Financial incentives might be influencing doctors and obstetricians to perform more caesarean sections in the country than that are medically necessary, observed a group of doctors in a meeting in Dhaka on Sunday.
At present more than 80 per cent birth delivers in private hospitals were performed through unnecessary c-section, they added.
Doctors at the consultation meeting, organised by Save the Children and ICDDR,B, expressed concern over rising trend of doing caesarean section as the current caesarean section rate is far above the World Health Organisation’s recommendation. According to the National Institute of Population Research and Training’s Bangladesh Demographic and Health Survey 2014, the percentage of births delivered by caesarean section had been increasing over time, from 4 per cent in 2004 to 9 per cent in 2007, to 17 per cent in 2011 and to the current level of 23 per cent in 2014.
According to the Institute of Public Health Nutrition’s National Low Birth Weight Survey Bangladesh 2015, which was released in April 2017, showed that the rate of caesarean section had risen to 35.5 per cent.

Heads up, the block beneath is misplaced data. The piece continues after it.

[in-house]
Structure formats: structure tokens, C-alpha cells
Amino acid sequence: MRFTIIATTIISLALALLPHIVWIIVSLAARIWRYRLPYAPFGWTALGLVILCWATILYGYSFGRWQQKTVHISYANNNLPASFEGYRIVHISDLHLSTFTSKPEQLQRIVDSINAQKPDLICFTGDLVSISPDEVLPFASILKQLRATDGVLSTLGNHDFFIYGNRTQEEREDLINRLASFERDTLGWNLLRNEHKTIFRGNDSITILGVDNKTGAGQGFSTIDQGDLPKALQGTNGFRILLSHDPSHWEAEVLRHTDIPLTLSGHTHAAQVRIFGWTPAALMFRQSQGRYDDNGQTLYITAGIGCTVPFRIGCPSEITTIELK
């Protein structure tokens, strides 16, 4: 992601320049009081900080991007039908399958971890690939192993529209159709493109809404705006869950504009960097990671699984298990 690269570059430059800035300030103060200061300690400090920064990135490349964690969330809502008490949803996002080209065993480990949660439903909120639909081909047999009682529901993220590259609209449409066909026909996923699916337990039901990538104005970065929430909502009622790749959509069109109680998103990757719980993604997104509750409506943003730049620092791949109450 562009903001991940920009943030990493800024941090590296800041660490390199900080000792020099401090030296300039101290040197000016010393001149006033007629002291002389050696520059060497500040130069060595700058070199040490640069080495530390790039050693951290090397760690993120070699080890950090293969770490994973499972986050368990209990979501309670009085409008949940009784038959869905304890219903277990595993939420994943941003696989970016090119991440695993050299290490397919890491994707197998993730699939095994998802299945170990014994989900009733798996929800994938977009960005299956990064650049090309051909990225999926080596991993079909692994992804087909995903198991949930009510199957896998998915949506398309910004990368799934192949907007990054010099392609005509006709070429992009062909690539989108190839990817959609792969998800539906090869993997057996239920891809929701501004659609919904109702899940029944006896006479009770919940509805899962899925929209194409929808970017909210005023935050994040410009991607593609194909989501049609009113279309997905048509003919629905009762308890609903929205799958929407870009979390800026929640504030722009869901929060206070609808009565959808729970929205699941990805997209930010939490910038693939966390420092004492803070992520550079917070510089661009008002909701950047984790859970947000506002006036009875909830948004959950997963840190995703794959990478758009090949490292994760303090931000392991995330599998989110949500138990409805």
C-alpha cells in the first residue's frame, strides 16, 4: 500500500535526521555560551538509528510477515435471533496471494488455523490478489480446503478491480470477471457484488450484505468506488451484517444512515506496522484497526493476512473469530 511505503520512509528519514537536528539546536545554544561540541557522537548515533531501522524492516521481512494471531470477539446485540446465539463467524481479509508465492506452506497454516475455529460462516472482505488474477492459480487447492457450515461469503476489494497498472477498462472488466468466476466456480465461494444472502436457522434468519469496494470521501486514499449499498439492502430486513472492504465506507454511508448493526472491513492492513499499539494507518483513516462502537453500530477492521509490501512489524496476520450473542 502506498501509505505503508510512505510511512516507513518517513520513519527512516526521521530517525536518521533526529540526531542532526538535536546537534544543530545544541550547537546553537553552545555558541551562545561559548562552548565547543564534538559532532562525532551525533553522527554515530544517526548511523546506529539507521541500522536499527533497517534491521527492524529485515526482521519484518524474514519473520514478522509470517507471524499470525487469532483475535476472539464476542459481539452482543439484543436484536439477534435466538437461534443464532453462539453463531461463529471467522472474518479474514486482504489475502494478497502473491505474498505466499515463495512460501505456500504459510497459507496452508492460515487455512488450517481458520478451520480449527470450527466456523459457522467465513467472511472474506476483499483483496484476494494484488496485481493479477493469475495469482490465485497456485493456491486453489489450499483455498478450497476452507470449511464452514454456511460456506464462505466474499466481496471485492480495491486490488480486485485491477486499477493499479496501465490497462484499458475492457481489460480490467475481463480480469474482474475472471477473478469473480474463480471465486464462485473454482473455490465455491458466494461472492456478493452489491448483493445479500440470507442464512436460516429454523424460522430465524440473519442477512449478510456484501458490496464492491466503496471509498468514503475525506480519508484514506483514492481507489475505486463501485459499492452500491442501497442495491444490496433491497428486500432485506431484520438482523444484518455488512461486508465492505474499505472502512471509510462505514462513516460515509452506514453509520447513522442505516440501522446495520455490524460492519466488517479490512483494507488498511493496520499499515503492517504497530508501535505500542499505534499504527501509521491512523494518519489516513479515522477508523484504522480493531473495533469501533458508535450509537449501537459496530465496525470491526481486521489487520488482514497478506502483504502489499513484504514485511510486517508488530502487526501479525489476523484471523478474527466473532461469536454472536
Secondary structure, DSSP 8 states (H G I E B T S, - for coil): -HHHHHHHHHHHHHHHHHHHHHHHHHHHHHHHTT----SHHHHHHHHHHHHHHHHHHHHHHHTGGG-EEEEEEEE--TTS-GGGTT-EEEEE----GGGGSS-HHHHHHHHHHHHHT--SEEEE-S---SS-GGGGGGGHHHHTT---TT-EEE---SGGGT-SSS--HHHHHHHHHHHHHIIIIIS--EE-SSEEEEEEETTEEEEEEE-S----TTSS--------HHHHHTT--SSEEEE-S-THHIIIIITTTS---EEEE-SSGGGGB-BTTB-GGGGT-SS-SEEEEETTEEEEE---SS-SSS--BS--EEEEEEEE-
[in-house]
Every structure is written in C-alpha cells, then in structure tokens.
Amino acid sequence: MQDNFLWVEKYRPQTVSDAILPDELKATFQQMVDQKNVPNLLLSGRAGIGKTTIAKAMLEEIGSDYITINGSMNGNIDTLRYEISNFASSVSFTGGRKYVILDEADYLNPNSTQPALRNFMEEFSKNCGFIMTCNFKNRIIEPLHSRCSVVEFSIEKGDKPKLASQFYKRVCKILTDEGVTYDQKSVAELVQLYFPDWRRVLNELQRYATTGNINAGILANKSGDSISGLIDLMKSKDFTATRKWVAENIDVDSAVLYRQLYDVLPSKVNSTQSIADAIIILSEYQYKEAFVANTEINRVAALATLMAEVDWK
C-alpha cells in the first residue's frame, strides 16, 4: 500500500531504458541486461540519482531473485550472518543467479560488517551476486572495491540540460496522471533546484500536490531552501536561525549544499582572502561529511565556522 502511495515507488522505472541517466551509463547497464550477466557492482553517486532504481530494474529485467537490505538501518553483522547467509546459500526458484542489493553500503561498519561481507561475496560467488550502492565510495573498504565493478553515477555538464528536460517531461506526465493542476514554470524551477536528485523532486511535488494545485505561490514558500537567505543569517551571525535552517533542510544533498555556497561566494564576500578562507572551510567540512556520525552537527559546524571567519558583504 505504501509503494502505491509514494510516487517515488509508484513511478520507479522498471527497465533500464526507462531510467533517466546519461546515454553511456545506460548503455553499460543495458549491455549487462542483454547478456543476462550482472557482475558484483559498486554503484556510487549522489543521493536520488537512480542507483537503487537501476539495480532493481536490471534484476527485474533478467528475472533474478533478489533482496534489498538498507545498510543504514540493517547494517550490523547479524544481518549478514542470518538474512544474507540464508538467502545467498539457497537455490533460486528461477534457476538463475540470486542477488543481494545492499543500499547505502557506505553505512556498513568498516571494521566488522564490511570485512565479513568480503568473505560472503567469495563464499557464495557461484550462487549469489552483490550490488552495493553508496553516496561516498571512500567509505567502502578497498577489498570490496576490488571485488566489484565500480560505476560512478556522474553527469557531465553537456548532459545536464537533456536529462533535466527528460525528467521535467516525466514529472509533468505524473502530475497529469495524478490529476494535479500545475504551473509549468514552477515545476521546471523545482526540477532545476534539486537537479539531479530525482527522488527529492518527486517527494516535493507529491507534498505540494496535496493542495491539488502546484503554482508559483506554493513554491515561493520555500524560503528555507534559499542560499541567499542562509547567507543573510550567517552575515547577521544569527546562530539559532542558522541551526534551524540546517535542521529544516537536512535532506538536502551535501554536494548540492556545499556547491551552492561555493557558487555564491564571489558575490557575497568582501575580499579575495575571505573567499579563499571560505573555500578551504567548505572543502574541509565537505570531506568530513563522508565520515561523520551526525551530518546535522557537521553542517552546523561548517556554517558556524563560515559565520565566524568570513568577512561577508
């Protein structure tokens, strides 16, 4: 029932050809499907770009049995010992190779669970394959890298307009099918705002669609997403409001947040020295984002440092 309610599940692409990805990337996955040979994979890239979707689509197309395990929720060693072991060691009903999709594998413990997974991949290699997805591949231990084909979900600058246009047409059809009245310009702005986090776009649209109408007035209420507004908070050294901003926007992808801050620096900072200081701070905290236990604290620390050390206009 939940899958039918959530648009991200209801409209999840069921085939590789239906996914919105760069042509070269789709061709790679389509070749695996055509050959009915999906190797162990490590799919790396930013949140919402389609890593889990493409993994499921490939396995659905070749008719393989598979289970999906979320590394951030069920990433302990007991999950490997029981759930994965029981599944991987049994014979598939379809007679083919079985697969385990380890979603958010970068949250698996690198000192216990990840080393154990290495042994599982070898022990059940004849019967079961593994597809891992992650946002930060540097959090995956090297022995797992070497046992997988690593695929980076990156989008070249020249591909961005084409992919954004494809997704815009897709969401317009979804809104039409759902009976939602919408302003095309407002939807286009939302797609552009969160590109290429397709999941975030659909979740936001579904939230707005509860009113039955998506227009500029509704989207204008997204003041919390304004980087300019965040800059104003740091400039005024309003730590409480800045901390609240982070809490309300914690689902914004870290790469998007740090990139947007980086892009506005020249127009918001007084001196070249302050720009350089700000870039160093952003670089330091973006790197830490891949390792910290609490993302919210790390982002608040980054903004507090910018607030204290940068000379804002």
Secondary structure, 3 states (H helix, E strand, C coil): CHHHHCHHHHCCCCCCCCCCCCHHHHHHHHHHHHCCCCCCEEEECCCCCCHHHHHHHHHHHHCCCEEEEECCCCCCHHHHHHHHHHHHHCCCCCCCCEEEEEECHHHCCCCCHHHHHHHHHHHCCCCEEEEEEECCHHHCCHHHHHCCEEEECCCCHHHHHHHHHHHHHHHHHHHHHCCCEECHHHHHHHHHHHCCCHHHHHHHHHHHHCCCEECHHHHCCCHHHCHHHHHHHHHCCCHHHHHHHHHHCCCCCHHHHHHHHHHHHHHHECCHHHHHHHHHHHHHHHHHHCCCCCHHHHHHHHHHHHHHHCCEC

WHO-recommended ideal rate for caesarean delivery is 10-15 per cent.
Giving an overview of caesarean section in Bangladesh, Save the Children deputy country representative Ishtiaq Mannan said while caesarean section rate in government hospitals was 38 per cent, the rate in private hospitals was more than 80 per cent.
He said the caesarean section in private hospitals was largely unnecessary and financial interest was behind the high rate of such deliveries.
Ishtiaq also said in some cases, the clients, especially educated and well off families chose caesarean section.
ICDDR,B senior research investigator Masum Billah said some mothers have misconception that led them for choosing caesarean section.
The mothers believe such deliveries are less painful and safer, he said.
Bangabandhu Sheik Mujib Medical University obstetrics and gynaecology professor Fawzia Hossain said a guideline or protocol should be made to check caesarean sections.
Another obstetrics and gynaecologist Maliha Rashid said there were some traditional midwives, mostly women of old age, in the country, who largely helped giving birth through normal deliveries in the past.
She said the government should focus on graduating midwives to decrease caesarean sections as there were only 1,000 midwives in Bangladesh against the demand of 20,000.
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